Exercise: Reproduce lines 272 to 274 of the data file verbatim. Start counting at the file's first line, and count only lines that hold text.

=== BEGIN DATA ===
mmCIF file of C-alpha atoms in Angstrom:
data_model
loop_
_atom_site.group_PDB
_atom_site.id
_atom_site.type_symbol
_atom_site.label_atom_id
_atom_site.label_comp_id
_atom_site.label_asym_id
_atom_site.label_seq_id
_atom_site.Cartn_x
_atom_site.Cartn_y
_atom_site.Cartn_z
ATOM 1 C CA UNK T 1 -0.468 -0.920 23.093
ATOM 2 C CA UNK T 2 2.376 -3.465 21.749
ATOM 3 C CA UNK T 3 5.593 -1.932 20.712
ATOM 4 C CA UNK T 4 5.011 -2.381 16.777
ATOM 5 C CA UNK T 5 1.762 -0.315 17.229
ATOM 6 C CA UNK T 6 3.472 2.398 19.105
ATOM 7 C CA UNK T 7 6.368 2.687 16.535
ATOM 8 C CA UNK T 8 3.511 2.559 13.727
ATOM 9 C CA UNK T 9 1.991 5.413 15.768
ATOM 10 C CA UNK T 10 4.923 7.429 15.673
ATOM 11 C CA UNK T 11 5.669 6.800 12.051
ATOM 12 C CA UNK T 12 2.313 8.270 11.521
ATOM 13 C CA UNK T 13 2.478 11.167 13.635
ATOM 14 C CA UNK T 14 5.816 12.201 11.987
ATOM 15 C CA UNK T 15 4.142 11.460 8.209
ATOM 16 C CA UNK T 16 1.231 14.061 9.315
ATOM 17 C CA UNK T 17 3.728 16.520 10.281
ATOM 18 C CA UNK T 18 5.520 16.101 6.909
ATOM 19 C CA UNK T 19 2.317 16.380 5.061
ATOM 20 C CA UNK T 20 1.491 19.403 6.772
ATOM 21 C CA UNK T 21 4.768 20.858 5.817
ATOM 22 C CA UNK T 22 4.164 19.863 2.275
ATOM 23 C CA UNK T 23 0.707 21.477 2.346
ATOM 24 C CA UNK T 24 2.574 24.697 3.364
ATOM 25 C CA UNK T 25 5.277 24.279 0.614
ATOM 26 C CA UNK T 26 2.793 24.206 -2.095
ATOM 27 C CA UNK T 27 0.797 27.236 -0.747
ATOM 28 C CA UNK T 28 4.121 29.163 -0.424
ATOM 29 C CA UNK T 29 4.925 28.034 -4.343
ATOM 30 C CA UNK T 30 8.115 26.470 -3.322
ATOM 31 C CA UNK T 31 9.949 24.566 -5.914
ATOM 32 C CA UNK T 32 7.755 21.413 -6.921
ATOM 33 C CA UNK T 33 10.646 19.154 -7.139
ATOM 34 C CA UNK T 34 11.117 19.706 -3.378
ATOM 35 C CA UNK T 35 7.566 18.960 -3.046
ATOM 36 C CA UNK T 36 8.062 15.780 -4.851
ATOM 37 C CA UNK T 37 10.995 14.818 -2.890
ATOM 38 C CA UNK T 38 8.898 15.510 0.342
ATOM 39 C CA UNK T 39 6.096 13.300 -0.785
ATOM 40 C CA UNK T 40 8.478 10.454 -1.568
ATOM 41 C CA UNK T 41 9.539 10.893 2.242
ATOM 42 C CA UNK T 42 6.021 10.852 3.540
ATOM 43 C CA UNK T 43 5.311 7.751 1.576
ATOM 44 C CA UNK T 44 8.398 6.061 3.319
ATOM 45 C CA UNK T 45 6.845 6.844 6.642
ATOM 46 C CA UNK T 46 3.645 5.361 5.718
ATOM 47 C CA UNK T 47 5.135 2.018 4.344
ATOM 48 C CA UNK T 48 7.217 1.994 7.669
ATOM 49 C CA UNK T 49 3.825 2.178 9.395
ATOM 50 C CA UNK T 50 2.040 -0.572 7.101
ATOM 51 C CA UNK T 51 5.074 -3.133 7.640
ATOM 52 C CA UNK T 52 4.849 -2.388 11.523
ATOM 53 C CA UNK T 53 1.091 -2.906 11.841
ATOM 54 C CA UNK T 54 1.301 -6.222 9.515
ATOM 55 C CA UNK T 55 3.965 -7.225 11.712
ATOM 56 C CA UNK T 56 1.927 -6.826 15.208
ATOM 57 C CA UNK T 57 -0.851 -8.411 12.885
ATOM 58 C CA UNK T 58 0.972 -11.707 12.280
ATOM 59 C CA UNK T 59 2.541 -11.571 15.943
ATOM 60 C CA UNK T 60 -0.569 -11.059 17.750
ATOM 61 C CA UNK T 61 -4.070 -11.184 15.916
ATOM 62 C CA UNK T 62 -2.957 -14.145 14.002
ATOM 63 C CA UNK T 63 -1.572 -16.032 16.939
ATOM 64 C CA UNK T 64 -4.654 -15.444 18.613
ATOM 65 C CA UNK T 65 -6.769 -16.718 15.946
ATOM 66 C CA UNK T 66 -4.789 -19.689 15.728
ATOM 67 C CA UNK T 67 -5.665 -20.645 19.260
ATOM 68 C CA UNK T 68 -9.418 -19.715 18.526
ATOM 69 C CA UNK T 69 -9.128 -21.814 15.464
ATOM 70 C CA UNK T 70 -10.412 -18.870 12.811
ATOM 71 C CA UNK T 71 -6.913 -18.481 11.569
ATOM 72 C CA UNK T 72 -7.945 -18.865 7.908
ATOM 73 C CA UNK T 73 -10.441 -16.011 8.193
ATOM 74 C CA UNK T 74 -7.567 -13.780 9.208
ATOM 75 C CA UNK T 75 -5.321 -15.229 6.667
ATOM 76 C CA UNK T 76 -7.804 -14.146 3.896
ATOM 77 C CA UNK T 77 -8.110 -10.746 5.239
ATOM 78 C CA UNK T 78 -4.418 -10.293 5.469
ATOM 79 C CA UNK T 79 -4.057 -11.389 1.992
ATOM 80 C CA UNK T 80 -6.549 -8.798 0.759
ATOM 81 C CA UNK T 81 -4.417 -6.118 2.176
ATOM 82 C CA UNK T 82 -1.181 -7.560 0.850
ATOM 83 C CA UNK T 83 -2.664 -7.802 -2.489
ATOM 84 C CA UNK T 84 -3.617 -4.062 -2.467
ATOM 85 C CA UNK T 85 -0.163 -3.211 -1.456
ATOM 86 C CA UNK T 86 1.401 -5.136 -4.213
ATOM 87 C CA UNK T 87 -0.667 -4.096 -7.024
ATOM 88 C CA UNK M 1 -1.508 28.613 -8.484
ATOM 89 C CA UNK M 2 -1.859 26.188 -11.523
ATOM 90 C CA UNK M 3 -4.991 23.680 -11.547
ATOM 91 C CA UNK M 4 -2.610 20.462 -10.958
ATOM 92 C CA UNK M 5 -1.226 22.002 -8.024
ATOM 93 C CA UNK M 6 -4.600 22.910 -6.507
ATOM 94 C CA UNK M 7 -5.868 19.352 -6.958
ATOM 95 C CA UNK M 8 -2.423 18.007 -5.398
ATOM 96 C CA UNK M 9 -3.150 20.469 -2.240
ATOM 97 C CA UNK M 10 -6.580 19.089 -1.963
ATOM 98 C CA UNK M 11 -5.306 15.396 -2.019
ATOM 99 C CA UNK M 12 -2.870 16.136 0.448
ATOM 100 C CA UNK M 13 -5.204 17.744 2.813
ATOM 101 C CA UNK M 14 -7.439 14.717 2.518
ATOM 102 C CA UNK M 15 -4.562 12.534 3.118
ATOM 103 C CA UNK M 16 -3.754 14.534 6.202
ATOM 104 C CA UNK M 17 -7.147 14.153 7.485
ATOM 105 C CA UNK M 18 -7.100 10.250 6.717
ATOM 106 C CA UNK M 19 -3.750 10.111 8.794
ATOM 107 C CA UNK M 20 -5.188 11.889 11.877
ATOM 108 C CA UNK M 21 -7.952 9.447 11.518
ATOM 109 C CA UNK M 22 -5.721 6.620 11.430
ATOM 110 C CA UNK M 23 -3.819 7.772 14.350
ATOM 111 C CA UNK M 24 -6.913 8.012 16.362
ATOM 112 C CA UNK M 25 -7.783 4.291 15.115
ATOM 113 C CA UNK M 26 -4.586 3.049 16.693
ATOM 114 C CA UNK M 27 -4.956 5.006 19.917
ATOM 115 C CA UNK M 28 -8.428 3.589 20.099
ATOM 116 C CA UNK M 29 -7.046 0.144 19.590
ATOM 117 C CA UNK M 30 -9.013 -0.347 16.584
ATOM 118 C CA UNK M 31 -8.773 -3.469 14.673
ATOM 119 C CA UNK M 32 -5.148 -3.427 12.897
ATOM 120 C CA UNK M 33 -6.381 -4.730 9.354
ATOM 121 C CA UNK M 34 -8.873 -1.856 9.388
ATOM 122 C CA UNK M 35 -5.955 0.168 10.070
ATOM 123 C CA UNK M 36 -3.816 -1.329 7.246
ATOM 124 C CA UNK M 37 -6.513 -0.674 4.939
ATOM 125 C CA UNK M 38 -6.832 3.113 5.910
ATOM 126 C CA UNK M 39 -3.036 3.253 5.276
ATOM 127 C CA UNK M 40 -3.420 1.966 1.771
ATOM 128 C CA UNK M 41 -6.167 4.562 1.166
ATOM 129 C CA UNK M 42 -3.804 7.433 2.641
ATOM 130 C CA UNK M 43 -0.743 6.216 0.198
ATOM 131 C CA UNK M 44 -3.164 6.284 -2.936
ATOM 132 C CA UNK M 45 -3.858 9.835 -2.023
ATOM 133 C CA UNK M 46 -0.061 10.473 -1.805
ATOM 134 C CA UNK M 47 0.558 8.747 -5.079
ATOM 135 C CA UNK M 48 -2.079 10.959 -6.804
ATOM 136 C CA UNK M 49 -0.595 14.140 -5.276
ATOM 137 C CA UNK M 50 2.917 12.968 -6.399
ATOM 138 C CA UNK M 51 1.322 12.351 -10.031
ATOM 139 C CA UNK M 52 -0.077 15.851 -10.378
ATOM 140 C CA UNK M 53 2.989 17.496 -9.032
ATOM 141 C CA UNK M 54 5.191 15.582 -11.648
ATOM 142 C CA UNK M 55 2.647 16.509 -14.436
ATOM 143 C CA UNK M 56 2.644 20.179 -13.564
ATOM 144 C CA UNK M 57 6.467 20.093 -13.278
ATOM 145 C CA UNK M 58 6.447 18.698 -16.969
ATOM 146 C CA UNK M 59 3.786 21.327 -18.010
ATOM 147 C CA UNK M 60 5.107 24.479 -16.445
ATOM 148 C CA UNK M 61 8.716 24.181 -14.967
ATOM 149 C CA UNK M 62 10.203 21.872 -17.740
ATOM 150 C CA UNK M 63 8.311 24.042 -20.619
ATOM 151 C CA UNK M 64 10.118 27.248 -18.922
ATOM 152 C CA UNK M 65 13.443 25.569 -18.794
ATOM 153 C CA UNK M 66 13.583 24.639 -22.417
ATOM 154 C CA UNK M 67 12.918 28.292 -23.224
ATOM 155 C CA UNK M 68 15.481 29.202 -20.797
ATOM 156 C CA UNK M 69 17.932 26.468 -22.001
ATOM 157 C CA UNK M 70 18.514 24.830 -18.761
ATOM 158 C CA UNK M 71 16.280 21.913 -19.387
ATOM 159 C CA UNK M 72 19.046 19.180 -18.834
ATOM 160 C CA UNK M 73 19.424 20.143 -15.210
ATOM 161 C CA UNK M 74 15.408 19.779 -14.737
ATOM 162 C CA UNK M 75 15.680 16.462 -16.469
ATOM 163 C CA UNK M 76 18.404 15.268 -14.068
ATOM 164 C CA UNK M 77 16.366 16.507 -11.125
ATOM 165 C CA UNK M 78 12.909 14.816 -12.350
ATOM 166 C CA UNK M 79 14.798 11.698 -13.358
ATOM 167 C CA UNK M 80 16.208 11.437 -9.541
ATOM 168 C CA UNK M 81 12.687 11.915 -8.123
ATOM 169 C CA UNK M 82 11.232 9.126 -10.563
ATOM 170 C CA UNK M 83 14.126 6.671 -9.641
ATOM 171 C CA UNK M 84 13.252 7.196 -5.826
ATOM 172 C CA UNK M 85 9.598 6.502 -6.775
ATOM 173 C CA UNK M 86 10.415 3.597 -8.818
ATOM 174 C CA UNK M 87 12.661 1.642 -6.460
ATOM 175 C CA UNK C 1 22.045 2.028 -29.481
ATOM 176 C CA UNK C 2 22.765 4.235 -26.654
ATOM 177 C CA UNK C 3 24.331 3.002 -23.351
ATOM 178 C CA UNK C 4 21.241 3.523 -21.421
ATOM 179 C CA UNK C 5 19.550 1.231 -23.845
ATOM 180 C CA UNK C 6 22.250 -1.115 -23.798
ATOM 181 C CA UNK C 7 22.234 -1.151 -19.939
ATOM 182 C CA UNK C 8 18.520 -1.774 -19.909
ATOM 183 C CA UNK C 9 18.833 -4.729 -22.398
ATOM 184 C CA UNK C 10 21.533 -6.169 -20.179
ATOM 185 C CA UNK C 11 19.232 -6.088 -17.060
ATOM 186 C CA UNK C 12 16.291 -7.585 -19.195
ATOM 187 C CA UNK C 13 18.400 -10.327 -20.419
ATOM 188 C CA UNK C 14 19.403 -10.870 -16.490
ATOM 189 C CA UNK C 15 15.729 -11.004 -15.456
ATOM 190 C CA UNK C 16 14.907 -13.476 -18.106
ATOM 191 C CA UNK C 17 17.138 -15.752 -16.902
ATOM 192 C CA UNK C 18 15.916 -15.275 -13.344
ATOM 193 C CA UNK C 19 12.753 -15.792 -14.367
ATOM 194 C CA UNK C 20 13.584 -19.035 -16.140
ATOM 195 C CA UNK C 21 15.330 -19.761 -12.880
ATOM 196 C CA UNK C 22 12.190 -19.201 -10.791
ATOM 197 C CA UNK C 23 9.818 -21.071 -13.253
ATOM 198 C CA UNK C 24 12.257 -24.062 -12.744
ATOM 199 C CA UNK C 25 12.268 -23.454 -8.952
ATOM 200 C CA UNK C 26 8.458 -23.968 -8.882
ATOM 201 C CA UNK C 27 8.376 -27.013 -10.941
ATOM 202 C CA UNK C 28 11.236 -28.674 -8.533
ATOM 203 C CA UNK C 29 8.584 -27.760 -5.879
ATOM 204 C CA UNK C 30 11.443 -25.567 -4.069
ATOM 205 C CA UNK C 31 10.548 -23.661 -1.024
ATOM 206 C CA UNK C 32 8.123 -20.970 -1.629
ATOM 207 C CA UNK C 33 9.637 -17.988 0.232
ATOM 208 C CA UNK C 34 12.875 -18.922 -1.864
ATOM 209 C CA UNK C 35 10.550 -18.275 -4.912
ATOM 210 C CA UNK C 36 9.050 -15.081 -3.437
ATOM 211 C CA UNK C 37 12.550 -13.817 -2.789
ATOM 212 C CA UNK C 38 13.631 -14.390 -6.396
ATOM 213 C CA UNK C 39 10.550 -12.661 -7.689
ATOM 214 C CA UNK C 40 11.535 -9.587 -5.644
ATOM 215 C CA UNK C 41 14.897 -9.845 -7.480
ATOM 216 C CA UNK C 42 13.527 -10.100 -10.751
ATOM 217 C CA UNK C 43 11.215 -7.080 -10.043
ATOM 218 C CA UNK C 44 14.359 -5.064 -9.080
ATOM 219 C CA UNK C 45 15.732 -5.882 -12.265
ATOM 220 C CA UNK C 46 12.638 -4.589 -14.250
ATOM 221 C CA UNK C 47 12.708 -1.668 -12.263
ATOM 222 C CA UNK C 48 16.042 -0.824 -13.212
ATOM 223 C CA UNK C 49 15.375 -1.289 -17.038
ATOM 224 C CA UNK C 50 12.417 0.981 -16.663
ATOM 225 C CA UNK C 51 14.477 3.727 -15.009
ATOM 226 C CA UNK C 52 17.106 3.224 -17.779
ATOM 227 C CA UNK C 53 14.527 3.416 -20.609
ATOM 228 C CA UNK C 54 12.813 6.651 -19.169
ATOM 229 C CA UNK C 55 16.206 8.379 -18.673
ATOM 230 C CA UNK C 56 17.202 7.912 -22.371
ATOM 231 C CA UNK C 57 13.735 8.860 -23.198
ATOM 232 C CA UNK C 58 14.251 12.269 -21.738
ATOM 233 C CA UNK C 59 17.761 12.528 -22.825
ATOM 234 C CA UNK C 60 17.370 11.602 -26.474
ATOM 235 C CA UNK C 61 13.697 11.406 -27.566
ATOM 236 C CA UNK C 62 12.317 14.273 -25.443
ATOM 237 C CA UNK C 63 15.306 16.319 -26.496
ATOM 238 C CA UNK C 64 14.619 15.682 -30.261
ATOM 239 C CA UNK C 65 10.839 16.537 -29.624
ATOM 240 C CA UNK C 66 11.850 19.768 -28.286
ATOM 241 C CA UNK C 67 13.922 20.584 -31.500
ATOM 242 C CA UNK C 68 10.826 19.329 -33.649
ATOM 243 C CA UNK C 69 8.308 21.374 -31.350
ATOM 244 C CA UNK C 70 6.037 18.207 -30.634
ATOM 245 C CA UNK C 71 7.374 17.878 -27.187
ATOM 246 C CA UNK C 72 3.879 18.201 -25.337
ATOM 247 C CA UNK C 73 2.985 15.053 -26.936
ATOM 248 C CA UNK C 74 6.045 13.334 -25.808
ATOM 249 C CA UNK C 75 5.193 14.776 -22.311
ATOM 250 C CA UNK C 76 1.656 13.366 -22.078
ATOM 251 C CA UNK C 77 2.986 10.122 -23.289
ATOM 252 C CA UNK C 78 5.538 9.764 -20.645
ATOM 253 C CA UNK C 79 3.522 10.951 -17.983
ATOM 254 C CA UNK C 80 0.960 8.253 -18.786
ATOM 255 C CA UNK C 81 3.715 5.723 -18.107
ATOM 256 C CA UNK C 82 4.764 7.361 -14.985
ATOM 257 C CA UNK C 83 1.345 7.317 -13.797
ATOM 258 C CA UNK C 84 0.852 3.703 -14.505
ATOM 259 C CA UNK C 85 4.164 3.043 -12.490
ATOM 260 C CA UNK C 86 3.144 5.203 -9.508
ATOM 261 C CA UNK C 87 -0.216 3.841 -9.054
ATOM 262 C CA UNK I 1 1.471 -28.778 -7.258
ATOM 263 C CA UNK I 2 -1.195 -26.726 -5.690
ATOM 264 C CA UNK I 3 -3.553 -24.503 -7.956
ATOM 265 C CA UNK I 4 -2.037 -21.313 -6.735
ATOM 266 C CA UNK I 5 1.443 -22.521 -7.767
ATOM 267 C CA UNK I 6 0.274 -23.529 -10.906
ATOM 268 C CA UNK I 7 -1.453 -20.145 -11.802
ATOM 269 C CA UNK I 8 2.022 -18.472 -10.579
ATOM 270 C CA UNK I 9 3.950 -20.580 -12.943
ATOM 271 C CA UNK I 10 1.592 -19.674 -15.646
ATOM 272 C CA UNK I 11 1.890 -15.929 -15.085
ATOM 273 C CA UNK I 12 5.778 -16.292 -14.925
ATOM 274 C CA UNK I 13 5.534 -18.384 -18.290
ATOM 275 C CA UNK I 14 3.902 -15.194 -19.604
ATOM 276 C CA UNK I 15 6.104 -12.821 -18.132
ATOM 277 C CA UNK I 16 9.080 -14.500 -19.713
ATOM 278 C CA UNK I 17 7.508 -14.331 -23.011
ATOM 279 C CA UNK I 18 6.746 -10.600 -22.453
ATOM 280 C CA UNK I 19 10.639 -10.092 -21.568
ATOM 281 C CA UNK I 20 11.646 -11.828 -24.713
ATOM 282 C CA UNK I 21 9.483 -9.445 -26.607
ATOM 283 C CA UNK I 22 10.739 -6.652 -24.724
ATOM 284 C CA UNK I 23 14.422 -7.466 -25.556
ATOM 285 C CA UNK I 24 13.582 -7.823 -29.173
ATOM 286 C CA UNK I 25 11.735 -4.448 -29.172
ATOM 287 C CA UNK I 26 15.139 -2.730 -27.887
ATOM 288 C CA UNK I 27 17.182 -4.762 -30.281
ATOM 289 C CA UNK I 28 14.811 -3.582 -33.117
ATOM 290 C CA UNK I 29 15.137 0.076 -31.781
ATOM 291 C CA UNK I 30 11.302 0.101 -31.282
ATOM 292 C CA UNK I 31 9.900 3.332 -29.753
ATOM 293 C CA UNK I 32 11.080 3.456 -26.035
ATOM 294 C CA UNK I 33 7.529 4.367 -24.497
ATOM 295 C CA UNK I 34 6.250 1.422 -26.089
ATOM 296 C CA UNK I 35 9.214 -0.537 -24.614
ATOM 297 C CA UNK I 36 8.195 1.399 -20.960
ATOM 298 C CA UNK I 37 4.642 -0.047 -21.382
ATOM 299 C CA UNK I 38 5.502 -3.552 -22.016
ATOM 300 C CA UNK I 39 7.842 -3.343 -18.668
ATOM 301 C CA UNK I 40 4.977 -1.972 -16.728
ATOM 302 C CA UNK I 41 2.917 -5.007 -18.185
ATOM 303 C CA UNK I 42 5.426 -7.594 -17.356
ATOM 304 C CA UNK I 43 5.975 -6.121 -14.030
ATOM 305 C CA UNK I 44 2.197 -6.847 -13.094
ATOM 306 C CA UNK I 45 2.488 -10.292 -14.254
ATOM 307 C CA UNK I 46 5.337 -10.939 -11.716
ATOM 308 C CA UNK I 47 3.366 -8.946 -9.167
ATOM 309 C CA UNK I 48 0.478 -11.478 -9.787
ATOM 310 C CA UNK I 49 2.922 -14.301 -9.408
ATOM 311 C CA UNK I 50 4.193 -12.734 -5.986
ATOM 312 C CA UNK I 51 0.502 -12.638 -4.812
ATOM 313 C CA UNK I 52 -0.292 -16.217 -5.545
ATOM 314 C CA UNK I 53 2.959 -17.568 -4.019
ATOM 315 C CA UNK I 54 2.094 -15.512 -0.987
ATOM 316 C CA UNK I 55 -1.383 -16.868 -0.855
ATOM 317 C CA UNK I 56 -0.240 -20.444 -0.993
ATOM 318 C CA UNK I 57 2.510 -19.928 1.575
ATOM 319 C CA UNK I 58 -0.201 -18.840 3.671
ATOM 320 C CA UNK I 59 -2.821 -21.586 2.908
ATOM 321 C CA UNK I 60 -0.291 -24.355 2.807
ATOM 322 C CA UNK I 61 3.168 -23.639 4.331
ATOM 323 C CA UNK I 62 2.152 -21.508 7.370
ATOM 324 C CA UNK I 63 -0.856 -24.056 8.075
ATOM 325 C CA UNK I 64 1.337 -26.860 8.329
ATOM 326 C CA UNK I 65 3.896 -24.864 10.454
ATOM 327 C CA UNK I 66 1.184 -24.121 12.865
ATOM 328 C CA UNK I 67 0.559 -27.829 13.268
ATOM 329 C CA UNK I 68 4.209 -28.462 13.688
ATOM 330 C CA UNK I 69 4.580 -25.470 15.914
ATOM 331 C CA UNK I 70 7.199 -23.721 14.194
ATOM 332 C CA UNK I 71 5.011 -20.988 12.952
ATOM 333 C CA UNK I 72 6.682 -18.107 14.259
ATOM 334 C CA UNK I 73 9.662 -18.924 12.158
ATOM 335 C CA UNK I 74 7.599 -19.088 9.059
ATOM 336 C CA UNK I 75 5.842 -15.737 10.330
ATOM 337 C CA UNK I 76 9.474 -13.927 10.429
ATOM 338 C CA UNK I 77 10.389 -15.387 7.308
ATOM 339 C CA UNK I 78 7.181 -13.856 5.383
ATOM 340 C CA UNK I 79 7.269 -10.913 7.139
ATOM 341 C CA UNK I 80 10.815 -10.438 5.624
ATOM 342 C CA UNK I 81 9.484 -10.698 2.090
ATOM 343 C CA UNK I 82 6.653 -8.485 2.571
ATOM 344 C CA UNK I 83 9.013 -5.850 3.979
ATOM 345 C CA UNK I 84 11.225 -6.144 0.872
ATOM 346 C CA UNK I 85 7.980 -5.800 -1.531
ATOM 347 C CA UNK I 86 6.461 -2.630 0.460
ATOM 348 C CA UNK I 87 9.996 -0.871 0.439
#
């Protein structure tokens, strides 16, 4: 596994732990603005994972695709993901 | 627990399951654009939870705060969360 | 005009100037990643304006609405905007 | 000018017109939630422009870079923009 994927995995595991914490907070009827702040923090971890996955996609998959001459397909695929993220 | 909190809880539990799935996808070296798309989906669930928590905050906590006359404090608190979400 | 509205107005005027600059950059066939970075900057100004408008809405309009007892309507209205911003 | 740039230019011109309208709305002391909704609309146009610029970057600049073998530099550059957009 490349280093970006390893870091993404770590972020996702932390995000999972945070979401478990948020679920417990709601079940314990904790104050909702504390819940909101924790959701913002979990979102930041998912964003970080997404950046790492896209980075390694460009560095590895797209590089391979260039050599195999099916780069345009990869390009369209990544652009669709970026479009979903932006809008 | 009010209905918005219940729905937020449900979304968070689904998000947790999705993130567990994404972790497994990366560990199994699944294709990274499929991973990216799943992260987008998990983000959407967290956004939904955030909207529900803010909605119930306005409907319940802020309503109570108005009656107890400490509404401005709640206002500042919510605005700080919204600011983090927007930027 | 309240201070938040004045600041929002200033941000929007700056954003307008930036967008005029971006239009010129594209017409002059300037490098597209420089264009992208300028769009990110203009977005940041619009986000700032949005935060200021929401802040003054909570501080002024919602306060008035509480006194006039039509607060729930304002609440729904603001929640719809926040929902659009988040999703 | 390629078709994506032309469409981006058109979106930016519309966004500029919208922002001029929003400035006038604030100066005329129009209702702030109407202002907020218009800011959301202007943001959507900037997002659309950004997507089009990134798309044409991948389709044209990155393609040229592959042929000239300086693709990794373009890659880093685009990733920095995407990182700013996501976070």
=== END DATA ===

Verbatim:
ATOM 259 C CA UNK C 85 4.164 3.043 -12.490
ATOM 260 C CA UNK C 86 3.144 5.203 -9.508
ATOM 261 C CA UNK C 87 -0.216 3.841 -9.054